Postojna Cave is an UNESCO World Heritage Site that was first opened to tourists in 1819 when Archduke Ferdinand first visited it. Graffiti in the cave dates to 13th century.

Most of these photos came from the internet since a wide angle camera can only properly capture the sense of space.

Some of the galleries are used for concerts attended by hundreds.

This is an aquarium for olms, aquatic salamanders, that live their entire lives underwater.  They are typically 8 to 14 inches in length and have no skin pigmentation. They have eyes under their skin that detect light but can not see.  Without eyes, they have developed other sensitive sensory detectors to  navigate. This past summer 16 babies hatched from 50 eggs that were laid in the aquarium and this was a really big deal for scientists and the Slovenians!  Check out more about this creepy creatures here:

And for 7.99 Euros, you can have one of your own!

After we settled into Ljubljana, we went on an excursion to Lake Bled.  Below is an internet photo showing the medieval castle high on a rock over looking the lake and in the distance is a 17th church on an island.

We visited the castle first.  There are two outside terraces and this is the upper one with a chapel and a museum.  Also on site were a forge and a print shop.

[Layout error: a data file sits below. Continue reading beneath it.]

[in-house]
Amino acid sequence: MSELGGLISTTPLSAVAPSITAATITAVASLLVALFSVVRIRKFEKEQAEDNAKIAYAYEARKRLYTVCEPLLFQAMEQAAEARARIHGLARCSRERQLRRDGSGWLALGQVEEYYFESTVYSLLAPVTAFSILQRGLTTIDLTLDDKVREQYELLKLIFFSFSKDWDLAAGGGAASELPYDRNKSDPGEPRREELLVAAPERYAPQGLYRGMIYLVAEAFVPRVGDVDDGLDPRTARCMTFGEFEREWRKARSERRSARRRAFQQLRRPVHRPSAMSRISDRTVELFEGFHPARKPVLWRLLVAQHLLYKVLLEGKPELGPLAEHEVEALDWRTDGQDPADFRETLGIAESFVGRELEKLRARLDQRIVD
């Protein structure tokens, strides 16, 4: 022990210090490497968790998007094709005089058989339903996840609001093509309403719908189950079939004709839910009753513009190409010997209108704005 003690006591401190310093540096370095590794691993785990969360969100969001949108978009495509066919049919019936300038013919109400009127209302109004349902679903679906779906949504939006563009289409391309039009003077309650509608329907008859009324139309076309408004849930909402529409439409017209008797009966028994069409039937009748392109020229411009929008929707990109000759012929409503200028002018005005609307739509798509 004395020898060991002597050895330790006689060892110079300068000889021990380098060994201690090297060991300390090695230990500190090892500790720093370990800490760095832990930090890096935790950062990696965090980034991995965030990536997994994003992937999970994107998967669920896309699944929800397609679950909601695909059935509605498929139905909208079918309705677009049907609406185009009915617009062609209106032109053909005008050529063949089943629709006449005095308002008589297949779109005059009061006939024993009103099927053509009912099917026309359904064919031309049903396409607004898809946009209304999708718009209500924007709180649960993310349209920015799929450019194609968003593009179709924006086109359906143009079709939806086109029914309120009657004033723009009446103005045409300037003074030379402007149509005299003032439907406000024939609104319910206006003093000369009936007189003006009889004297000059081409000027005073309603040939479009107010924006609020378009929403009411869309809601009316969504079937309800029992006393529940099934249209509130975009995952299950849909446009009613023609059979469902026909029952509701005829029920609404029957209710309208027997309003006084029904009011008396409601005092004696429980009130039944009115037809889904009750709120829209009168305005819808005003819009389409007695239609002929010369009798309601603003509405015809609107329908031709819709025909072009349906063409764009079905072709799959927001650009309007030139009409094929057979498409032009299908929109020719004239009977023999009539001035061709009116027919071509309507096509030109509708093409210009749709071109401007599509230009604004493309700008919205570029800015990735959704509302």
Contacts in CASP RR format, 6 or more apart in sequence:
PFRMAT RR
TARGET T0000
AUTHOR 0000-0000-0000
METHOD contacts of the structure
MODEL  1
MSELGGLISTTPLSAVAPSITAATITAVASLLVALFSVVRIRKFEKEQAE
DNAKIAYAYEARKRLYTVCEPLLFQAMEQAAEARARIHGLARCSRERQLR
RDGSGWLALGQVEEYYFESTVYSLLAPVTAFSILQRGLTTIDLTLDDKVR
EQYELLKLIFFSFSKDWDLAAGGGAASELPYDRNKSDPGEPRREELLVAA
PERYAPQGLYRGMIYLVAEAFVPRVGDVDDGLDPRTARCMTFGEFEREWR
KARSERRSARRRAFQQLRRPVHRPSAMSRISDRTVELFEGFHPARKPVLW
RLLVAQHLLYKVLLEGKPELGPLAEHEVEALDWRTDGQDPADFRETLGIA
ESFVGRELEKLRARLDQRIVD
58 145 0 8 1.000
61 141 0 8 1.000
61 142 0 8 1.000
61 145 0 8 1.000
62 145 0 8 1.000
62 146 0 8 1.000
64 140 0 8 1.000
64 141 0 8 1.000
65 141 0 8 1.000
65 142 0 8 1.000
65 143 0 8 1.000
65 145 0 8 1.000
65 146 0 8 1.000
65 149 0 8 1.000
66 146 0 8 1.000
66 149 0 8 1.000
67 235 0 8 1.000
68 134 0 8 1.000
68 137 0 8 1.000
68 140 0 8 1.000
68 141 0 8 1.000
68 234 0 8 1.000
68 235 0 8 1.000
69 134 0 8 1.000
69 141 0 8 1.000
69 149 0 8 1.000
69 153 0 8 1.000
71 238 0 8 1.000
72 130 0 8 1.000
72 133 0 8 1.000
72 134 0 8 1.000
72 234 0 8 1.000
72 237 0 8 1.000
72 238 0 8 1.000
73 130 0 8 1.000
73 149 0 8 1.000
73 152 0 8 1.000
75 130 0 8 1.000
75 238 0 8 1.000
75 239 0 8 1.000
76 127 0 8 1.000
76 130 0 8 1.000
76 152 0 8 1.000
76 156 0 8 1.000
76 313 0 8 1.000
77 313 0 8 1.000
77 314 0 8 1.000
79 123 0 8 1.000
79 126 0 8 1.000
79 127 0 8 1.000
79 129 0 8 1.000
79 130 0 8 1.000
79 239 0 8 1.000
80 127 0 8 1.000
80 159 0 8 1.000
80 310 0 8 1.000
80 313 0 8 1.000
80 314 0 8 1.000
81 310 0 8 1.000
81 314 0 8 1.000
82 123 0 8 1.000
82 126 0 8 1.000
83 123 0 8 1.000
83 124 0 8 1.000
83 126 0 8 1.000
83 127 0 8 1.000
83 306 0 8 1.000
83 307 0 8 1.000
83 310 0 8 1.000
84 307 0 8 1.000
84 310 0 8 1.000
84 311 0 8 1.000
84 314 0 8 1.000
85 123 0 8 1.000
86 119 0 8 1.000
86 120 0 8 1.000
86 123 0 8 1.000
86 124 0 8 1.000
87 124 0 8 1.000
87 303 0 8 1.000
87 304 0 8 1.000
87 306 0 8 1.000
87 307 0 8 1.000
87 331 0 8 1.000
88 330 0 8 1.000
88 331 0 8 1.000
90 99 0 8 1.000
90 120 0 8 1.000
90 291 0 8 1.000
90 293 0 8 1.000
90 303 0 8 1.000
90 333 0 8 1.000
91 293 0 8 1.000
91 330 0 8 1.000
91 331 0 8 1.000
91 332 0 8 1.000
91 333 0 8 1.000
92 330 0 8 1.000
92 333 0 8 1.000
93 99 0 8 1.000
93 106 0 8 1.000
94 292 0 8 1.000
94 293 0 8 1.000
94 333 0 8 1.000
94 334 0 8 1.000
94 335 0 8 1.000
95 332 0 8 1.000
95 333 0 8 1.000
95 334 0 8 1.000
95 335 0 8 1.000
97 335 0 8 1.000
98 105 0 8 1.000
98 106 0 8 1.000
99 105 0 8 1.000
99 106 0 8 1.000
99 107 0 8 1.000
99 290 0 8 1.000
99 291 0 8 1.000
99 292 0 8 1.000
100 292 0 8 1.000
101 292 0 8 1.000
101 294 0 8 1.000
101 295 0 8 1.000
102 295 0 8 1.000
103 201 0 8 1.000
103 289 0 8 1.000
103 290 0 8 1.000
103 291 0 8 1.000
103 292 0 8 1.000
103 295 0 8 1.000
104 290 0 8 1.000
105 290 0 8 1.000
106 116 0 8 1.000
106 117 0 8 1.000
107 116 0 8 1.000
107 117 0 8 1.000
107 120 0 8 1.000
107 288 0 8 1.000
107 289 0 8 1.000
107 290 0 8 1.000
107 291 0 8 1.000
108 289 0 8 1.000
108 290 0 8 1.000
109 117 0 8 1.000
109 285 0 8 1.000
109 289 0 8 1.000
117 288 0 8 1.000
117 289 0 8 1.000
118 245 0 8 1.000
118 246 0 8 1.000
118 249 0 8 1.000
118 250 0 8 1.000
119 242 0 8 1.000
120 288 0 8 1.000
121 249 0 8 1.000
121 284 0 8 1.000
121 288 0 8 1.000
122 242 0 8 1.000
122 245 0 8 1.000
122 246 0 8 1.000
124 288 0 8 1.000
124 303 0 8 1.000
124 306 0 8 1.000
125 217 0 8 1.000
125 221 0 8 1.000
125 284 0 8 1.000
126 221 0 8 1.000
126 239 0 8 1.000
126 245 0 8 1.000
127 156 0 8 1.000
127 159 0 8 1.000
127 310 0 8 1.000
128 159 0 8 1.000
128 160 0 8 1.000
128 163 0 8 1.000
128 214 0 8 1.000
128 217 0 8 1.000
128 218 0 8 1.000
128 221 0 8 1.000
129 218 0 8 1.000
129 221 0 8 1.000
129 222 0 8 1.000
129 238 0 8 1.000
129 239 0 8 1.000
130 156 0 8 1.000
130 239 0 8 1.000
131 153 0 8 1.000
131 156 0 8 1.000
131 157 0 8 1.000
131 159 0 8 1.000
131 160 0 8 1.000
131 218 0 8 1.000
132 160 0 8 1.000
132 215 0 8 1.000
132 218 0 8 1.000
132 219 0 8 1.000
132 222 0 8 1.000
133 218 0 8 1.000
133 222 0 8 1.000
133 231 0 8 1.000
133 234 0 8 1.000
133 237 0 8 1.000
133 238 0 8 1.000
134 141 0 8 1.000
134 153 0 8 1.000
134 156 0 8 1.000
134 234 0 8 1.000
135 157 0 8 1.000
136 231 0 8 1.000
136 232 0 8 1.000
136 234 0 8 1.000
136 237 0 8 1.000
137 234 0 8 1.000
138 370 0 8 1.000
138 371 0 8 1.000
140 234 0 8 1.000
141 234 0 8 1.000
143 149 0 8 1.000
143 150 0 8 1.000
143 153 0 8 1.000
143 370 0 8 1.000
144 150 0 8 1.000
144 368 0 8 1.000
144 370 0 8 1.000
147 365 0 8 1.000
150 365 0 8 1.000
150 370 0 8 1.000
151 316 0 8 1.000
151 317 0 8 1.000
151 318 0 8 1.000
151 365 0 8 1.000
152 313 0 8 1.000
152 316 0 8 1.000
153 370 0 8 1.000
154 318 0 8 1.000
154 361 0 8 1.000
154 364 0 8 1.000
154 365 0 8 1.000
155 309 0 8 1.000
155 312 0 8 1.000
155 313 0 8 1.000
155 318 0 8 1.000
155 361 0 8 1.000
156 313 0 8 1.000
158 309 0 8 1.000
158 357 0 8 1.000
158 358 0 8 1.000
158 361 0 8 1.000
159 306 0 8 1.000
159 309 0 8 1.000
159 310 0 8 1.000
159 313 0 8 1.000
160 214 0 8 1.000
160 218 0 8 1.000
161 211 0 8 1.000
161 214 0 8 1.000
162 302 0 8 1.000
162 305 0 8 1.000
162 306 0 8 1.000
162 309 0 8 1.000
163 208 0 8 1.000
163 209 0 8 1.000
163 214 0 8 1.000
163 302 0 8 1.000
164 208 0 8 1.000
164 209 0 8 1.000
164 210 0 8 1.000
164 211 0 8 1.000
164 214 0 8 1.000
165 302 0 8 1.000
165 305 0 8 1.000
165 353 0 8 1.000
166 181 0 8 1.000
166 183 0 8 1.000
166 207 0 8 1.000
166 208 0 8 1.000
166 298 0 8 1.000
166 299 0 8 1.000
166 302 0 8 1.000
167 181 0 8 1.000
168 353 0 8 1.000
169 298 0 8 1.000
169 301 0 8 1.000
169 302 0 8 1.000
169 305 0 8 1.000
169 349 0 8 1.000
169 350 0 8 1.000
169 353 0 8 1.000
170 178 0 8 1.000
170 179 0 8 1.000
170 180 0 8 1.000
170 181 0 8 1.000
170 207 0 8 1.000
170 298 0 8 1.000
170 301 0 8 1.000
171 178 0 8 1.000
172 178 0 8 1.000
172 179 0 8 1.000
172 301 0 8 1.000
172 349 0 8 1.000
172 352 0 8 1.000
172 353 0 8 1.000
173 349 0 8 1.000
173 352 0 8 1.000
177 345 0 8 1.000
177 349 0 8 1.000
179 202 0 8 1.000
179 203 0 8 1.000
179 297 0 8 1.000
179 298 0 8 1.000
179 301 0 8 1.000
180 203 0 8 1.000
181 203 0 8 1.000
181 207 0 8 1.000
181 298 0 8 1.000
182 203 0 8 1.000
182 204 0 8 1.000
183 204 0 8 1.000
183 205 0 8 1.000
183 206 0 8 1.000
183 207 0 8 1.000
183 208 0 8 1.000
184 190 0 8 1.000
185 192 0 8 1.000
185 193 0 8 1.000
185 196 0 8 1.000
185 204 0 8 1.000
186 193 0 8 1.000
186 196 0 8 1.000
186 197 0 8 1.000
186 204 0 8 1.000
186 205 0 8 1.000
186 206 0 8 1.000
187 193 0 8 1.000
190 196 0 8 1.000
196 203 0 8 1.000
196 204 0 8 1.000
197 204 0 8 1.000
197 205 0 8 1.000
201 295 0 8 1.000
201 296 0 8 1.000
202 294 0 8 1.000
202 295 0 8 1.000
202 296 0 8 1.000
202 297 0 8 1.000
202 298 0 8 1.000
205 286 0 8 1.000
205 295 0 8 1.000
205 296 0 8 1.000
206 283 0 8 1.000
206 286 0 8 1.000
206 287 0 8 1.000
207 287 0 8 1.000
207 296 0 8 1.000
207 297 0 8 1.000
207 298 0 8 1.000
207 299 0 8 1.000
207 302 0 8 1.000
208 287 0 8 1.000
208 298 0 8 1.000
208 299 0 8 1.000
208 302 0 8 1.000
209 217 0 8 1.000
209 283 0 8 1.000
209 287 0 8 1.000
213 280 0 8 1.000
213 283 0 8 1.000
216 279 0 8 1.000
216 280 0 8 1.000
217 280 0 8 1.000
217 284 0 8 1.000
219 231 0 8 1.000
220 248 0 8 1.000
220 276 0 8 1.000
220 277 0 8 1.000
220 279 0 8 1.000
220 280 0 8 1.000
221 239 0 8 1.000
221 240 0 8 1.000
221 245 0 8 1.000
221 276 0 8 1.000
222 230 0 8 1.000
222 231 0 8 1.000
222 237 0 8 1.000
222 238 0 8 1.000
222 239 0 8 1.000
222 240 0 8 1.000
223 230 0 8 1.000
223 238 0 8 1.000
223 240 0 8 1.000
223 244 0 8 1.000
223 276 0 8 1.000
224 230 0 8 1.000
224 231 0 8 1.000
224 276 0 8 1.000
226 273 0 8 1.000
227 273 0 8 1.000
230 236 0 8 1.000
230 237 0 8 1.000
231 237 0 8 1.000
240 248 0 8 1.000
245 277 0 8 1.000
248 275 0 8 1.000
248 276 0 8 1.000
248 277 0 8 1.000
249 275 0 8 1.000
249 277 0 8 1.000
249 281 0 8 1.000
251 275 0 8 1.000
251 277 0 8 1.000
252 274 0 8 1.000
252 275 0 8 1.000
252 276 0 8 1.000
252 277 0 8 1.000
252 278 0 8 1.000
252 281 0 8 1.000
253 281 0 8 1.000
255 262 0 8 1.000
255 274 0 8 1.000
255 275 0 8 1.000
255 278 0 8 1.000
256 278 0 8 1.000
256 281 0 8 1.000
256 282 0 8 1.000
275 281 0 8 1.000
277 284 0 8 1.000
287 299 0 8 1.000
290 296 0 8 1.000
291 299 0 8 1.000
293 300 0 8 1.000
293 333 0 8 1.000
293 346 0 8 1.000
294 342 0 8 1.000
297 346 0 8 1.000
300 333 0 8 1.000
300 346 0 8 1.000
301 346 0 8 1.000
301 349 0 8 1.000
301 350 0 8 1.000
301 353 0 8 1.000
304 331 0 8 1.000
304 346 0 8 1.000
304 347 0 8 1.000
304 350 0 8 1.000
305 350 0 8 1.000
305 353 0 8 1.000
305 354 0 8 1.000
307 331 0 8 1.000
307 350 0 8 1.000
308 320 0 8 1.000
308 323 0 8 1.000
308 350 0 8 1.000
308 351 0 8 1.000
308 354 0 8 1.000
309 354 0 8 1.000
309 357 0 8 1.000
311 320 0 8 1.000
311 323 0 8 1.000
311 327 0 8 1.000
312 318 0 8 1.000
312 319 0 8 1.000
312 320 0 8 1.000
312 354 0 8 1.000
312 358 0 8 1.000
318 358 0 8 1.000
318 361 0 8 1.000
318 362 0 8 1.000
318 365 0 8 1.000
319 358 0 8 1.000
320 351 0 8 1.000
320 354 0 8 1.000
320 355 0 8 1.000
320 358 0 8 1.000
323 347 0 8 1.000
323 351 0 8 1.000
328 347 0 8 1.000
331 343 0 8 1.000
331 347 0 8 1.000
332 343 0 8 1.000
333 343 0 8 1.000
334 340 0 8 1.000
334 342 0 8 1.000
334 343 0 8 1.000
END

I became fascinated with the windows and views from them in the museum.

This is the fellow who was giving demos of early printing,

To get to the church, we were rowed by this young man.

Next – Ljubljania.



Zagorje, Plitvice Lakes, and hill towns of Istria

Zagorje is a region north of Zagreb where we first visited a museum dedicated to Antun Augustincic, a famous 20th century sculptor who created the Peace Monument at the UN in NYC.  Augustincic is known for his large commemorate monuments.

Close by was an open-air museum in the village of Kumrovec that included the house where Tito was born.  The buildings were carefully restored.

On our way back to the Adriatic Coast again, we spent several hours exploring Plitvice Lakes, another Croatian UNESCO World Heritage Site. The 114 square mile park has 16 lakes and an abundance of wildlife.  We took a tram 440 feet up to the upper lake and walked along wooden paths and bridges observing gorgeous views, ponds, birds and many waterfalls and cascades as the water from the upper lake made it’s way down to the lower lake.  The weather was perfect and the one and half hour long hike peaceful.  It was a super day! (I could not stop taking pictures….)


The map shows where we were and how we traveled as the crow flies.  Next on the itinerary is the region of Isteria (red circle) where we stayed in Opatija, an old world luxury resort town popular with the Austrians dating back to the Austro-Hungarian period.  Its close proximity to Italy is also apparent in its stylish shops and restaurant menus.

From Opatija we took a day trip to two of 136 medieval hill towns in the area, Motovun and Buzet.

When we started out in the morning, we encountered fog (low clouds) but rose above them as we made our way to the hilltop towns.  The fog lifted later in the day, but a haze remained.

In Motovun we encountered TRUFFLES galore!  It was my first taste and I liked them.